We were left with a bitter aftertaste after talking to him, but it was not clear why. At first, we suspected that one of the managers had done something to annoy him. But he started talking like that to all of us. Everyone began avoiding him as much as was feasibly possible.

But to make matters worse, the quality of his work dropped, and we also did not understand why. He began to make beginner-level errors, and when we pointed them out to him, he casually responded—well that is what you have editors for!

As long as the quality of his translations remained at an acceptable level, our managers continued to give him jobs, albeit reluctantly. But over time, we had to stop using his services: the quality of his work dropped so much that the editors ended up completely rewriting his translations.

Left without any orders, he went silent for a while, but then he began to wonder why he was not being offered any new jobs. We told him that it was because we were not satisfied with the quality of his translations. And that is when he told us: but your rates are so low!

So, instead of increasing his rates, which he himself had set, he decided to not say a word and let the standard of his work drop. What prevented him from directly communicating the reasons for his dissatisfaction?

Story No. 4
Don’t contact me anymore!

This story is more complicated and includes a prologue and an epilogue. We ourselves only figured out what happened afterwards. This is what happened.

Prologue: a freelance translator with whom we had worked for a long time delivered substandard work twice in a row. It wasn’t that the work was so bad, and we were able to iron out the rough edges with ease. There could be many reasons for this: tiredness, family troubles, cold—it is important that neither the manager nor the editor harbored any resentment towards her. Our editors are not even aware of whose translation they are proofreading in order to avoid favoritism.

Then the agency went a month with few orders, and nothing to offer the freelancer. Unfortunately, this is the nature of our business—feast or famine! Orders come in fits and starts.

Now for the meat and bones of the story. We received an order, a test piece for a client! And the manager offered the test to the translator.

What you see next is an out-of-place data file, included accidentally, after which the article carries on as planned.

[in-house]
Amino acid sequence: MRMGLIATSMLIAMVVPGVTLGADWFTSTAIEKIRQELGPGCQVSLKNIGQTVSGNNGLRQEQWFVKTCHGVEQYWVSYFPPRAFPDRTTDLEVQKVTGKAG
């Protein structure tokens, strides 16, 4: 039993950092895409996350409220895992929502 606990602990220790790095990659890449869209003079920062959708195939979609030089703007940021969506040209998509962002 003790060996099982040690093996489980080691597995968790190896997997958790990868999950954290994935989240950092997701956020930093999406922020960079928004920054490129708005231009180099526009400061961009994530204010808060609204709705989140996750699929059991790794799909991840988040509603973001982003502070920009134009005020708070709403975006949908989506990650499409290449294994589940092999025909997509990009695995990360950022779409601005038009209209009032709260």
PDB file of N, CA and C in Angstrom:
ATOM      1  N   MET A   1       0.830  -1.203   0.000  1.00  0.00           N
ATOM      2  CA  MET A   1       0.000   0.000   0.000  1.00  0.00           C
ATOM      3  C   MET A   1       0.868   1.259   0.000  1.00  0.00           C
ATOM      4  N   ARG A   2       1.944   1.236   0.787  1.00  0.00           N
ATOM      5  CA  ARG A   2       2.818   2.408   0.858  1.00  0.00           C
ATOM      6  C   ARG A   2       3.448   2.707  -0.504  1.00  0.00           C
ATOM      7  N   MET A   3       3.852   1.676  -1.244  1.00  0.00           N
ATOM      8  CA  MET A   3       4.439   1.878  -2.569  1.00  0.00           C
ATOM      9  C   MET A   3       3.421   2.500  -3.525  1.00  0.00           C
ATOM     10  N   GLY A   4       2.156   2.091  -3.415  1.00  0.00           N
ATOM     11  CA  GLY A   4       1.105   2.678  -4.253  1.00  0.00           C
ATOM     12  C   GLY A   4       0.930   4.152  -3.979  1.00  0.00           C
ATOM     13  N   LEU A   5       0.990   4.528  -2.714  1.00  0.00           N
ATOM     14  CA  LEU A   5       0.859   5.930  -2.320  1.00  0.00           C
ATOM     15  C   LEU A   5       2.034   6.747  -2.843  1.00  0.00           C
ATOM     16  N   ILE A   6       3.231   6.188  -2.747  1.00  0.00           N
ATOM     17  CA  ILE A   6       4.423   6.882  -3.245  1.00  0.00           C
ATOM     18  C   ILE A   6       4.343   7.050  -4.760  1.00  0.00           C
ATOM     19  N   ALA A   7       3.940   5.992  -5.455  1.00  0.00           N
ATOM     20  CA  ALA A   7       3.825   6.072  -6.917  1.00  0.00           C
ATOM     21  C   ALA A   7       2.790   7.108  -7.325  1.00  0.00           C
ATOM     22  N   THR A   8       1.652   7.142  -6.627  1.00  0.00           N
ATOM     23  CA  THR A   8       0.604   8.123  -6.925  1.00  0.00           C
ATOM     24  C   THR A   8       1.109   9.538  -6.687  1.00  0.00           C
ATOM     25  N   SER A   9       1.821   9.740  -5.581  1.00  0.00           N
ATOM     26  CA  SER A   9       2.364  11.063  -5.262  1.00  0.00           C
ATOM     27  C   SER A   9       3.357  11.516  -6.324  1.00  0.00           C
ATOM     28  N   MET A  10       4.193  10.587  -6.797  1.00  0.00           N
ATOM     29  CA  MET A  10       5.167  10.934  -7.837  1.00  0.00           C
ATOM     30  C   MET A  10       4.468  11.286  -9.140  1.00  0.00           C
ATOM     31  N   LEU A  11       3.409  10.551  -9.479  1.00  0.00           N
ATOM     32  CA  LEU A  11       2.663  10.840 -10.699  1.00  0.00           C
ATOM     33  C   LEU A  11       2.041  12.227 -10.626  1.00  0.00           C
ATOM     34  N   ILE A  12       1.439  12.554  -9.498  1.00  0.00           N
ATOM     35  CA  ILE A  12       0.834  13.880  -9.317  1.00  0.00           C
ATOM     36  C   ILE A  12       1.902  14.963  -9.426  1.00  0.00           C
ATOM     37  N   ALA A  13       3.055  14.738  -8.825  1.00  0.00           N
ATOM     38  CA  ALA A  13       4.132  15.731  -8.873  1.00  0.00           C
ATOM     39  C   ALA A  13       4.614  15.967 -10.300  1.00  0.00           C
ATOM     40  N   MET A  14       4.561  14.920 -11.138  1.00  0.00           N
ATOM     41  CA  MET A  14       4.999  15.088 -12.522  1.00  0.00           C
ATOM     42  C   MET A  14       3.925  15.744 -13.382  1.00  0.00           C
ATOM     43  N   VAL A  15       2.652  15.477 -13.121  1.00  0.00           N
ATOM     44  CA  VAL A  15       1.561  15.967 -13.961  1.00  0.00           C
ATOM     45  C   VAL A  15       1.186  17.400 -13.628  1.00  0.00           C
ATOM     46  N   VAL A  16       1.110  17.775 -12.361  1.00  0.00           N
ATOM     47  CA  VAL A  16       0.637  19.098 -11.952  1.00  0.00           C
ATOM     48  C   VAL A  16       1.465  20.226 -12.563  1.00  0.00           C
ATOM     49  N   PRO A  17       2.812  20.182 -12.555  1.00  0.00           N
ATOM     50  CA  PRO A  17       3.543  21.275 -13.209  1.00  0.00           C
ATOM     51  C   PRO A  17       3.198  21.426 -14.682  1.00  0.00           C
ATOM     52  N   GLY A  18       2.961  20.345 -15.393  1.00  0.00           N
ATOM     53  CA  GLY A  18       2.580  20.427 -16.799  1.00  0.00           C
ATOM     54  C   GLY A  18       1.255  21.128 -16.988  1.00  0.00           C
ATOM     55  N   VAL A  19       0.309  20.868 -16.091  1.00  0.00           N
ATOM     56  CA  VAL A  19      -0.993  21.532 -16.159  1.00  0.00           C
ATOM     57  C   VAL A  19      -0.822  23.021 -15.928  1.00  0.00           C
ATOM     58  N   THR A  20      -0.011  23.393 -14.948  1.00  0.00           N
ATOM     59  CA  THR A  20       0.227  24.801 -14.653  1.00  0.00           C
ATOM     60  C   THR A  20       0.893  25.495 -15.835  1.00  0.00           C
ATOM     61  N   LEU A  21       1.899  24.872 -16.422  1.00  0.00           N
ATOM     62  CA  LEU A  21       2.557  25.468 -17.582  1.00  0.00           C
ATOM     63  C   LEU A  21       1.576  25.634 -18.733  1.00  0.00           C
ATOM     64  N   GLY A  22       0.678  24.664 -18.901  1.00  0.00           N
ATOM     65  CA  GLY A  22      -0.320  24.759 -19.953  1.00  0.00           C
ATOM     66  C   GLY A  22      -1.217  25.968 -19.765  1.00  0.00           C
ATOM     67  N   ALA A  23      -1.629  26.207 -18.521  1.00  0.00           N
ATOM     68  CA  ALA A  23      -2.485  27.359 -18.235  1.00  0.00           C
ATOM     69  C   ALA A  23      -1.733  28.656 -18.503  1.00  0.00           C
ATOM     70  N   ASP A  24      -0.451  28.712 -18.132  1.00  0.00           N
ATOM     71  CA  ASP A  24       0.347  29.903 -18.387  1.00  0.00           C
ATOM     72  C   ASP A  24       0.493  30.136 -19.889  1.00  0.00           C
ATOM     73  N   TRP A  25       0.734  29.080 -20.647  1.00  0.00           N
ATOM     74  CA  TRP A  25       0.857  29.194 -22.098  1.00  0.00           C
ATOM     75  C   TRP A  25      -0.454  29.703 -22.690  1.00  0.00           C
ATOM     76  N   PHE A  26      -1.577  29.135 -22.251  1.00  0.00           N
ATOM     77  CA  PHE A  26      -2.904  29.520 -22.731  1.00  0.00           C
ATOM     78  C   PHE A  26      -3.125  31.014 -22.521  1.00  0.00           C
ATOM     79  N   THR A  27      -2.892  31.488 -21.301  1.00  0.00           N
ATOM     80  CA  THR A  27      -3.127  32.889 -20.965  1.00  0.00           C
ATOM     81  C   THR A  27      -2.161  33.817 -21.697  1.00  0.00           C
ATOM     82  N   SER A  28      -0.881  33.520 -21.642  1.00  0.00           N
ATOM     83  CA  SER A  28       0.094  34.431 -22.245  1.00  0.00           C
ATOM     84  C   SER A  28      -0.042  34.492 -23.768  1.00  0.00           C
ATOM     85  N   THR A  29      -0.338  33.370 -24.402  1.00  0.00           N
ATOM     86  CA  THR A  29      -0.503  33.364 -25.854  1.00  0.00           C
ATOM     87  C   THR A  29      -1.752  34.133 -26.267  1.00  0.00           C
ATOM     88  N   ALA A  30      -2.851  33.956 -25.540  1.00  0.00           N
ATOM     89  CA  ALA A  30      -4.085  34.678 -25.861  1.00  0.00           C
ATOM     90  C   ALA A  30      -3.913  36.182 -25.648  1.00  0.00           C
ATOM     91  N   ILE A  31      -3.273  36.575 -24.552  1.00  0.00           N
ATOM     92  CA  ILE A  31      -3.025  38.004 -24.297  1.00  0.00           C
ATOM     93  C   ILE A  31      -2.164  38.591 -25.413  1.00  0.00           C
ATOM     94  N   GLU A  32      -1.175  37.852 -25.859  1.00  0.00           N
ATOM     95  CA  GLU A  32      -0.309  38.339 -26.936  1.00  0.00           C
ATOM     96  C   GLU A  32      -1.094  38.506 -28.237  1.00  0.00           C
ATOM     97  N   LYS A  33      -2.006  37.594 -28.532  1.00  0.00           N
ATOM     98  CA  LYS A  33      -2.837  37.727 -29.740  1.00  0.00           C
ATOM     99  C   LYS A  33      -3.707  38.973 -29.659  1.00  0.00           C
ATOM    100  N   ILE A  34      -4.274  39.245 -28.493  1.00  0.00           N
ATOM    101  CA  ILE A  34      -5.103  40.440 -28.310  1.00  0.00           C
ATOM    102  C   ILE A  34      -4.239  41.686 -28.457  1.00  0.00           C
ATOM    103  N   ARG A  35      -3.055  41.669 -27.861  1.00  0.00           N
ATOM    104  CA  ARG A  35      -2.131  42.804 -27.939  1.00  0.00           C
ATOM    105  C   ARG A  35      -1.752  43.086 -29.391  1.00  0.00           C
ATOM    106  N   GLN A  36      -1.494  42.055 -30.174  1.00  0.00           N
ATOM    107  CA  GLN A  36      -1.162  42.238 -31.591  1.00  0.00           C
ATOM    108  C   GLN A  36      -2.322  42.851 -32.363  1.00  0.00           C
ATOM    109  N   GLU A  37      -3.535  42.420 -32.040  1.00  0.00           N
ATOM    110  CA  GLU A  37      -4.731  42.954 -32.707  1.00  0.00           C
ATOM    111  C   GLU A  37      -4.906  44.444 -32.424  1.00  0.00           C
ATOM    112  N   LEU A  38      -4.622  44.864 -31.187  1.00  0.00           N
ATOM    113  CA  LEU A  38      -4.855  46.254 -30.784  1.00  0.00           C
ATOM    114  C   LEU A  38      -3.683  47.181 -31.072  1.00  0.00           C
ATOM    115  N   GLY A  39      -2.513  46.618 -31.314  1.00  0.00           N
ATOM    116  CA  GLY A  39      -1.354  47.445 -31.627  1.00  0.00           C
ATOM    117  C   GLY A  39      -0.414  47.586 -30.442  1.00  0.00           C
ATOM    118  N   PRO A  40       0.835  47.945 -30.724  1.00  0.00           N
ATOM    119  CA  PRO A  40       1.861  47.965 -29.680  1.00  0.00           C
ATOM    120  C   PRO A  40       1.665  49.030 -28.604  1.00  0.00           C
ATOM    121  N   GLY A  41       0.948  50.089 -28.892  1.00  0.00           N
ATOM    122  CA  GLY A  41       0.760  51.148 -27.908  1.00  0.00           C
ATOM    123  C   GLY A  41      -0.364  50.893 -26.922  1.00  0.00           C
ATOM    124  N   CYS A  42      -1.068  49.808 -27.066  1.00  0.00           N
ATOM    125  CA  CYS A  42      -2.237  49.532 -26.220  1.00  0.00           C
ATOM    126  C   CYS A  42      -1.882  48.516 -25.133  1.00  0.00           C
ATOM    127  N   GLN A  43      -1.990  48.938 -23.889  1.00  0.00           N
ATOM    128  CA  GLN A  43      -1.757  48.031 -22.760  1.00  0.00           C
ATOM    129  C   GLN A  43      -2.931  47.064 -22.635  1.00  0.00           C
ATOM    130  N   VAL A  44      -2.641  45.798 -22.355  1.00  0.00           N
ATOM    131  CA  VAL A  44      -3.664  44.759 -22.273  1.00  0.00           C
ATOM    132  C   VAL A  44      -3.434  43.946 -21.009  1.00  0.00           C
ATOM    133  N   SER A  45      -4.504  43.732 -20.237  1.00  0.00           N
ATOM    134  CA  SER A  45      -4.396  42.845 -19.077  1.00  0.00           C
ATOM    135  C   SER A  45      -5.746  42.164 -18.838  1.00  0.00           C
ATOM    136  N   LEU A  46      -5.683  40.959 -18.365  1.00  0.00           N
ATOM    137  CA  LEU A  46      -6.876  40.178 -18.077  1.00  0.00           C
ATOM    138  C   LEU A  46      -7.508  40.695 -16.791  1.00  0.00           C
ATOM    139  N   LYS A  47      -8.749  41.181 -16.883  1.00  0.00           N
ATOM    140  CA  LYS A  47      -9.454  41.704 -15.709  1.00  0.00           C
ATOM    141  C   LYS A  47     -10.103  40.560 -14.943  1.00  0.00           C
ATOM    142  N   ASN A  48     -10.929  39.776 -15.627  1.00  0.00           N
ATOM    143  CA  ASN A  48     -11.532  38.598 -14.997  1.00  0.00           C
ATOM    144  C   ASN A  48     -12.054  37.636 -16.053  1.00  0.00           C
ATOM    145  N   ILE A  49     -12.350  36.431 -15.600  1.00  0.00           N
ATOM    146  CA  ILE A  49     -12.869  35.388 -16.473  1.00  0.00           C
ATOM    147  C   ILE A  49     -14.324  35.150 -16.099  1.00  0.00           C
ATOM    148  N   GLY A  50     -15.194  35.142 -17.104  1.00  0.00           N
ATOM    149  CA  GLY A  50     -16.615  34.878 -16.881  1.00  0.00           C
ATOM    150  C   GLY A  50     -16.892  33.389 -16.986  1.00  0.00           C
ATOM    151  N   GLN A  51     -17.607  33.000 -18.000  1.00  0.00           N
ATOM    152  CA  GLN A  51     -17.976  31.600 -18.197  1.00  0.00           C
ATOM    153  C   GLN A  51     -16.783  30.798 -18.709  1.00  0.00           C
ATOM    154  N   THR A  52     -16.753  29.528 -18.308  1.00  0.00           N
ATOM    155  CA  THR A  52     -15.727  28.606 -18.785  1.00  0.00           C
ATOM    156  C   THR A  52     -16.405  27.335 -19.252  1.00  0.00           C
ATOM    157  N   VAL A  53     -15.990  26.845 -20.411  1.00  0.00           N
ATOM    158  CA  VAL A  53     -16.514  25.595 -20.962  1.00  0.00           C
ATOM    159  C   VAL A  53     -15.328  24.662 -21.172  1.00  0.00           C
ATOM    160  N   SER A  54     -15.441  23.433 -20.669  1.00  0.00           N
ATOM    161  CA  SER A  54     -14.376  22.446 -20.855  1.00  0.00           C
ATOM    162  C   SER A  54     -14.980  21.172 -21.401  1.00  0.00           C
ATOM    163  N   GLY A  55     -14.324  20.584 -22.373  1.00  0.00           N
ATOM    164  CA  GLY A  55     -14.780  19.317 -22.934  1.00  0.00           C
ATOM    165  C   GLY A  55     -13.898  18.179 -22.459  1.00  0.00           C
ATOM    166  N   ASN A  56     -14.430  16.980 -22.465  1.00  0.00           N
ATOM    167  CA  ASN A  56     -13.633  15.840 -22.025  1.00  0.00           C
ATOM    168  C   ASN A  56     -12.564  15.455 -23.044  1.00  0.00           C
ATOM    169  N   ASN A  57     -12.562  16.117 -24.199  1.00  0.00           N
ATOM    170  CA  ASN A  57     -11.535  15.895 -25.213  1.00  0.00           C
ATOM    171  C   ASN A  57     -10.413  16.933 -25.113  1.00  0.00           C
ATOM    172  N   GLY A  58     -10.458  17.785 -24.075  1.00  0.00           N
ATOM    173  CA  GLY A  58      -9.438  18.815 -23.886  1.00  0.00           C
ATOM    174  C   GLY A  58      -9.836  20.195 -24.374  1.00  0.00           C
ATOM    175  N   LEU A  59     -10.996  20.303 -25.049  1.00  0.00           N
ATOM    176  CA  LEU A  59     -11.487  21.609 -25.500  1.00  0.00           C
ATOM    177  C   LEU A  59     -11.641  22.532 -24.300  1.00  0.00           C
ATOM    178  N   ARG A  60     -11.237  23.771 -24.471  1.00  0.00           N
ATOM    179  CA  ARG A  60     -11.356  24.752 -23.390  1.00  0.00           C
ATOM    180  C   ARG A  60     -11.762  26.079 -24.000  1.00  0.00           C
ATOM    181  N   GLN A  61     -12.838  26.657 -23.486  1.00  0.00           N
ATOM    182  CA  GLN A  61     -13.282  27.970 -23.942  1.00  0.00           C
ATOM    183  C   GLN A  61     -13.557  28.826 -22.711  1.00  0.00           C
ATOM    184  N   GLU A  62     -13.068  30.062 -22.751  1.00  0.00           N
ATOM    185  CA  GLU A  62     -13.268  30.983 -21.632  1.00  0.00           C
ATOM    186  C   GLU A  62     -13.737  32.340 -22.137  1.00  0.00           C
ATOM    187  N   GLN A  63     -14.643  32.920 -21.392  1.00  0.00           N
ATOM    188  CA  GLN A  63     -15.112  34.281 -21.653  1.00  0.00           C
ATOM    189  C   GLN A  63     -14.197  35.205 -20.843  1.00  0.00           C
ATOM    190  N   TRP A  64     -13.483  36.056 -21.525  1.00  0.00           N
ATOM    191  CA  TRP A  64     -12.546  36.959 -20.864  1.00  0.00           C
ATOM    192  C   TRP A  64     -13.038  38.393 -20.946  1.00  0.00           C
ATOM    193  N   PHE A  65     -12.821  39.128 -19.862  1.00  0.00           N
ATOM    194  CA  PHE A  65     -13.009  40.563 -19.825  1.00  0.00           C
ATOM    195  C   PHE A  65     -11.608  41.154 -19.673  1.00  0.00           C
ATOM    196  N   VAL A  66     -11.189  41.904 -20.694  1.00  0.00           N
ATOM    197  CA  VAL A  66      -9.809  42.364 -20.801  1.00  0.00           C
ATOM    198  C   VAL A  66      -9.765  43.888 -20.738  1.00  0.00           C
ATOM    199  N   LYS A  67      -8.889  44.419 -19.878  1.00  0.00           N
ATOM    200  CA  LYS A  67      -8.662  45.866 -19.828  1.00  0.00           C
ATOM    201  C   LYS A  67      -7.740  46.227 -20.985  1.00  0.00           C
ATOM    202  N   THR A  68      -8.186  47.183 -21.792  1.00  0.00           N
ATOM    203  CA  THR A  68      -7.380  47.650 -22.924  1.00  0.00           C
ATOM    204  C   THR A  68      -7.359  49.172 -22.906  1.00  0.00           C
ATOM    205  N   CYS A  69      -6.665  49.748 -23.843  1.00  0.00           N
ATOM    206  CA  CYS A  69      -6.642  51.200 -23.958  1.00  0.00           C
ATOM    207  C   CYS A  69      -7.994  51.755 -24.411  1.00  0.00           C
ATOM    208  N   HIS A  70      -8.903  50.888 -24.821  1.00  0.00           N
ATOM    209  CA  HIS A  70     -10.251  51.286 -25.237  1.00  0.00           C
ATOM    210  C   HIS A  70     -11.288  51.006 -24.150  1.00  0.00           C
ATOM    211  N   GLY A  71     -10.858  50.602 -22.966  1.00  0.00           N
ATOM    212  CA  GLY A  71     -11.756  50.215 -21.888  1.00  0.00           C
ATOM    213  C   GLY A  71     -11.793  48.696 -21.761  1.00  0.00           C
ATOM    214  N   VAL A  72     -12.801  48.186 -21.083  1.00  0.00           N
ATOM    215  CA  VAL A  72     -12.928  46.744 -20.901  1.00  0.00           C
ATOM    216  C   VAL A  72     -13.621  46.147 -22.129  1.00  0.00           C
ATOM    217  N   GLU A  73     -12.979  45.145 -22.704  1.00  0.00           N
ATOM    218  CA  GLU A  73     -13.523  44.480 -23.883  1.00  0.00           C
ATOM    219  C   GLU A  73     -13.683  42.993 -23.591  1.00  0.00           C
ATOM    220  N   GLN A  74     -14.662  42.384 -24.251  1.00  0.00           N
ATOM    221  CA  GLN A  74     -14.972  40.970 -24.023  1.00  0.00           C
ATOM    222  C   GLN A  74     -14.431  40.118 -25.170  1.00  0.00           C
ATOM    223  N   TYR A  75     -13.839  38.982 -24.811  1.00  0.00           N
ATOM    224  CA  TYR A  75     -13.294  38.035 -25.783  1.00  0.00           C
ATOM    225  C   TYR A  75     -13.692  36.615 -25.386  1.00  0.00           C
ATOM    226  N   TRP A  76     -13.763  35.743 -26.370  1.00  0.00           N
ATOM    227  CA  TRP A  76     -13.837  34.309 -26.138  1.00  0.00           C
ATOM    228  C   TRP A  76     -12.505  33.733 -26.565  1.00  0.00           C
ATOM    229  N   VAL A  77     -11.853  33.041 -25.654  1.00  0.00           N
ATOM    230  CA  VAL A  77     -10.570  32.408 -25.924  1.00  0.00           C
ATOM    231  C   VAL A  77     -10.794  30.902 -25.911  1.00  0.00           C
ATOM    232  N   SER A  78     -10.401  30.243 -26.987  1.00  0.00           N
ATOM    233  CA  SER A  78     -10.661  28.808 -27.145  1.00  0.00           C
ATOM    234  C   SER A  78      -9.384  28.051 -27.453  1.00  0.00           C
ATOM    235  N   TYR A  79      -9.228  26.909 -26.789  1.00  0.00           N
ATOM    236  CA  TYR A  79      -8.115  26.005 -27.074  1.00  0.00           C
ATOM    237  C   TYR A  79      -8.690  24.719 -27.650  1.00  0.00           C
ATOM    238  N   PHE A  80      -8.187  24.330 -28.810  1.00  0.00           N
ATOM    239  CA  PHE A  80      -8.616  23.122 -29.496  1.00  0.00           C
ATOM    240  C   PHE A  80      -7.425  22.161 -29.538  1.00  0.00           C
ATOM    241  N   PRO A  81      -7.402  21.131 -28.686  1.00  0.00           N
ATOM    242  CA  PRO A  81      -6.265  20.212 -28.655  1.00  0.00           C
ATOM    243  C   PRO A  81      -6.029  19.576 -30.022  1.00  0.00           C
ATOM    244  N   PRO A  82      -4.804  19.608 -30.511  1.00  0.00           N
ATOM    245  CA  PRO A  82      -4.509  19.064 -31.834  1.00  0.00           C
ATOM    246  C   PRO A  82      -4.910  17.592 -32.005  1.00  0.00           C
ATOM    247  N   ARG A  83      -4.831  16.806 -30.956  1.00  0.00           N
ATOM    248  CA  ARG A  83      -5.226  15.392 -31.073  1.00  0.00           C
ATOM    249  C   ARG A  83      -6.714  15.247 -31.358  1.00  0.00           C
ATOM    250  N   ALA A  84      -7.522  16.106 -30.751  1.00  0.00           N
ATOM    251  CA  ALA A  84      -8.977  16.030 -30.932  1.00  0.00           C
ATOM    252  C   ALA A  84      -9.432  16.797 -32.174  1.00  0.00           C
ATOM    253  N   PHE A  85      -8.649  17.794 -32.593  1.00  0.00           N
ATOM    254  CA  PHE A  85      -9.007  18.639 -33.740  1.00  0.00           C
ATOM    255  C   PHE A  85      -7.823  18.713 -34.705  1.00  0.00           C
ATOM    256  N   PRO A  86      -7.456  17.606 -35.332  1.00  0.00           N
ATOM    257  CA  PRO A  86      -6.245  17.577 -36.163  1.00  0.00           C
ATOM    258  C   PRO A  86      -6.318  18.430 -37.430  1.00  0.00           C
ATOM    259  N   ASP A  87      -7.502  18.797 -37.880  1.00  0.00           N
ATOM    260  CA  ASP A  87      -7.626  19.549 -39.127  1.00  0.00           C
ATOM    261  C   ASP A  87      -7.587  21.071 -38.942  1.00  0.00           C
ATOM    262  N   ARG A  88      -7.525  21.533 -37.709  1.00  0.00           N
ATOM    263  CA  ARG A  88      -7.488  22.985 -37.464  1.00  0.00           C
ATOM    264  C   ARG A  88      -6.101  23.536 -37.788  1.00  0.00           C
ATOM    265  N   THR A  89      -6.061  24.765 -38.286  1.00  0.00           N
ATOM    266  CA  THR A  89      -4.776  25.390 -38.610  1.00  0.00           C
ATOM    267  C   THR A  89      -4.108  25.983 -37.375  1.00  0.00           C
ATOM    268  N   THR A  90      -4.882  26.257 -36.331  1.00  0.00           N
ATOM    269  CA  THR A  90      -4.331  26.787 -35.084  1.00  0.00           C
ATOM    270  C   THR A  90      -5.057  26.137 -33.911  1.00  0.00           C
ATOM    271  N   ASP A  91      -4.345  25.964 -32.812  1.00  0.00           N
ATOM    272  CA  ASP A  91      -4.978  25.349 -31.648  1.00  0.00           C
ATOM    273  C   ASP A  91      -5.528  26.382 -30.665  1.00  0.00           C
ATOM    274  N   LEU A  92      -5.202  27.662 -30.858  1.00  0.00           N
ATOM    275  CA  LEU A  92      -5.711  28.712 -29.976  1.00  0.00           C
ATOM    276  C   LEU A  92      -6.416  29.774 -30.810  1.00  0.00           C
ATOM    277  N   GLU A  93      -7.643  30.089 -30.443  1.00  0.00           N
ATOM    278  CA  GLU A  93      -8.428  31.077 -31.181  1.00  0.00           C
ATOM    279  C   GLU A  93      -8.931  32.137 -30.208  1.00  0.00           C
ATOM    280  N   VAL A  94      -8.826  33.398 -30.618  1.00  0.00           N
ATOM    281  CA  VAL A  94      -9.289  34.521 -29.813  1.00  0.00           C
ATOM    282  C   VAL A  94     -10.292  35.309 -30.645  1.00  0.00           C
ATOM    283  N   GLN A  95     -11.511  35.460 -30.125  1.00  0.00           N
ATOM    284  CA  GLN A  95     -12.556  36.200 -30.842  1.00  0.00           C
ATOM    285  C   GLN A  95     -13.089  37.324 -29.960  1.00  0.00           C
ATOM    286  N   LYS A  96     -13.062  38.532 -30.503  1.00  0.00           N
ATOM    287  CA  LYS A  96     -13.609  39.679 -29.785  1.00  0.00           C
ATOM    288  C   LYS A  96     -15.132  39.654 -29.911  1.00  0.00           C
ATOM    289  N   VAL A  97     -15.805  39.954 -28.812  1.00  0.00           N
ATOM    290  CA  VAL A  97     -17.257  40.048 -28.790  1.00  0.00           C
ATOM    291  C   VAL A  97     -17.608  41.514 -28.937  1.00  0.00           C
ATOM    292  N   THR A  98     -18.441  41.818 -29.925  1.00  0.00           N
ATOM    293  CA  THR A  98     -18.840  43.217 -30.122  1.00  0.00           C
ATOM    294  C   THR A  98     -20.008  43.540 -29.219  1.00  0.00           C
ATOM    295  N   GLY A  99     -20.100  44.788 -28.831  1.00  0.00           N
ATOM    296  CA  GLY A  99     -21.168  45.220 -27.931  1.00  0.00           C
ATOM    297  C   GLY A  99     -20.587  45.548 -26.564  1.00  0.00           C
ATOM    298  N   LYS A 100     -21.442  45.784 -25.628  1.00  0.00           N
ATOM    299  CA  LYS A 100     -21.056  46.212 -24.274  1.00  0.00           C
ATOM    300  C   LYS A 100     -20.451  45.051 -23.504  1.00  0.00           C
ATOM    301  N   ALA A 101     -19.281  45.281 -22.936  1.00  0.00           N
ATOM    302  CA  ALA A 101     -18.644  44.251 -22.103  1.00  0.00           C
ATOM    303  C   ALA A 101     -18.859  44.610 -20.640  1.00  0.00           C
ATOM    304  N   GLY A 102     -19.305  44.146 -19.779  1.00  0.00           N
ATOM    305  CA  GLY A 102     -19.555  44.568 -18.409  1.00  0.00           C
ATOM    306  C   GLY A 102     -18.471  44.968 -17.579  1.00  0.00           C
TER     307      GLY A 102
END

A test translation for a client is a responsible job, and the prospects of cooperation with the client depend on how well the job is done. The best translators are usually the ones asked to do test translations. If an agency asks you to do a test piece, this shows how much they trust you to do a good job. So, the translator did the test.

It was then checked by two editors to make sure that even the smallest mistakes would be ironed out. Quite a few changes were made, but stylistic ones, not corrections as such.

The client was sent a thoroughly checked translation, the translator was sent a file with a list of changes made, and the project was closed.

Then something incomprehensible happened. The translator sent a strange email to the manager, in which she requested to be removed from the translator database and to never be offered any work again. She stopped answering emails and did not answer the phone. All attempts to find out what had happened came to nothing.

We figured it out much later, at least we think we figured it out. And so, the epilogue.

Usually, the name of the project in our system is given in the subject of the email. The client’s email featured the word “Test,” which then migrated into the title of the work assigned to the translator. And it was this simple thing that provoked the subsequent conflict—who would have thought!

This is how it looked from the point of view of the translator:

  • She delivered substandard work twice in a row (in fact, nothing that was so bad).
  • As a punishment for this, the translation agency kept her on a starvation diet for a month (in fact, there were simply no orders to send her).
  • The agency then decided to check whether it was worth continuing to work with her and sent her a test piece (in fact, she was entrusted with pretty much the most important job we had, and the word “Test” in the project title did not refer to her, but to the agency).
  • Since many corrections were made to her text, the agency will probably simply stop offering her work, which means there is no point in dealing with it anymore and she could slam the door shut on her way out (in fact, we were grateful for her work).

So we lost a good translator, having had no beef with her and not having a clue about why she did what she did. We still do not know how the whole thing could have been prevented.

* * *

As you can see, a simple misunderstanding was the root cause of all these problems. Some people involved in the process did not make their expectations clear, did not take the time to talk it through, or simply didn’t fully express what was required.

We hope that everyone involved in the process will learn from this. We have learned from this!